solution admixed therewith in the formation of
said viscose, said gravity-lowering material be
ing substantially unreactive with either said
40 liquid carbon bisulphide or said caustic soda
solution.
'
'7. In a process involving the formation of vis
cose by the‘ admixture of cellulose, caustic soda
solution, and liquid carbon bisulphide, that im
45 provement which comprises dissolving in said
liquid carbon bisulphide a gravity-lowering,
organic liquid, which‘ is miscible therewith, in an
amount to yield a carbon bisulphide solution of a
speci?c gravity approximating that of said caustic
organic liquid being substantially unreactive with
either said liquid carbon bisulphide or said
caustic soda. solution and being more volatile
than water; and, after said viscose has been
formed, distilling said gravity-lowering, organic
20
liquid from the viscose.
9. In a process involving the formation of vis
cose by the admixture of cellulose, caustic soda
solution, and liquid carbon bisulphide, that im
provement which comprises admixing the cellu
25
lose with caustic soda solution of such strength
and with the entrainment of ' su?icient air to
produce a mixture whose speci?c gravity is sub
stantially no greater than that of its caustic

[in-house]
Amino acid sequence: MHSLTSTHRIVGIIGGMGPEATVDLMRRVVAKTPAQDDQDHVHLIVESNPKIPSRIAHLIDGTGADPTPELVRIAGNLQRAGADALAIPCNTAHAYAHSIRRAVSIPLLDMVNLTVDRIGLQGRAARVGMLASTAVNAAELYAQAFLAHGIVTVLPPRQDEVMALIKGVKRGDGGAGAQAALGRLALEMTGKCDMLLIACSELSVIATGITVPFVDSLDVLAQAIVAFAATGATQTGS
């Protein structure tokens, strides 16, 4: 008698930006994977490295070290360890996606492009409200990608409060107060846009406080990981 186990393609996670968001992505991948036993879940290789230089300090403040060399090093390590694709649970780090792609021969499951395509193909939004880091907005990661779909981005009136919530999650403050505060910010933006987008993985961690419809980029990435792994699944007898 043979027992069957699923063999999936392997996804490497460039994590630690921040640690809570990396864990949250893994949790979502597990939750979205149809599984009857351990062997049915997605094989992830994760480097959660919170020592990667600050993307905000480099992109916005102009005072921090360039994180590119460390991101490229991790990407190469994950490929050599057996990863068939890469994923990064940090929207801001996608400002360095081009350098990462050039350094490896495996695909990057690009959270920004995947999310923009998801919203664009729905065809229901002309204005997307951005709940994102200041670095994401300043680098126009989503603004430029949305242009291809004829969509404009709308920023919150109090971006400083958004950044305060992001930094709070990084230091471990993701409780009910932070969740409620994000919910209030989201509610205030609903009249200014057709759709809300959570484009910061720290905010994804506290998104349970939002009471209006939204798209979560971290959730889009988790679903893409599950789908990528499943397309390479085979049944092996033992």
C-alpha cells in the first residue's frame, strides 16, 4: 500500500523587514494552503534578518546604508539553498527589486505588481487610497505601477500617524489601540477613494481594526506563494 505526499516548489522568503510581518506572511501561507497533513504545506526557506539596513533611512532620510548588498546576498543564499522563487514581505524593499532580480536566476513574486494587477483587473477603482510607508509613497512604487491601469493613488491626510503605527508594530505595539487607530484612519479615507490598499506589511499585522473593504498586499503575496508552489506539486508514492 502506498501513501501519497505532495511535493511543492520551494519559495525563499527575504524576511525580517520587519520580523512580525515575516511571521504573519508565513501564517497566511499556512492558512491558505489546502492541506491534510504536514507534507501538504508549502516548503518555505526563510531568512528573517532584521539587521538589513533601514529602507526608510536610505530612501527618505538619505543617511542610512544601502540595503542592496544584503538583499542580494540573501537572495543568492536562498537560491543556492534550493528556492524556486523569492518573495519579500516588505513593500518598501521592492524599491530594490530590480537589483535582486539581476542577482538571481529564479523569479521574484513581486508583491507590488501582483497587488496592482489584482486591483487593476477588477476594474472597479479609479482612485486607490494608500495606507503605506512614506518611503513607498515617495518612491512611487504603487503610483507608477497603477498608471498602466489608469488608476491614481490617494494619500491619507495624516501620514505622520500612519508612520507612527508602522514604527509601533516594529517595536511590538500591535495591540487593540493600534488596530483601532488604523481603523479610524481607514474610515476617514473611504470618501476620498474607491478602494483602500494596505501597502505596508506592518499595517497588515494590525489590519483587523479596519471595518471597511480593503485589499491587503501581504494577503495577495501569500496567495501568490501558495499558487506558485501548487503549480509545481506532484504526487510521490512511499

soda solution component; and admixing with the 30
resulting mixture liquid carbon bisulphide con
taining dissolved therein a gravity-lowering ma
terial, which is soluble therein, in amount to pro
vide a carbon bisulphide solution of a speci?c
gravity approximating that of said caustic soda 35
solution.
10. In a process involving the formation of vis
cose by the admixture of cellulose, caustic soda
solution, and liquid carbon bisulphide, that im
provement which comprises admixing the cellu
lose with caustic soda solution of such strength
and with the entrainment of su?icient air to
produce a mixture whose speci?c gravity is sub
stantially no greater than that of its caustic
soda solution component; and admixing with the 45
resulting mixture liquid carbon bisulphide to
form viscose.
GEORGE A. RICHTER.
EVERETT W. LOVERING.
Документ
Категория
Без категории
Просмотров
0
Размер файла
650 Кб
Теги
1/--страниц
Пожаловаться на содержимое документа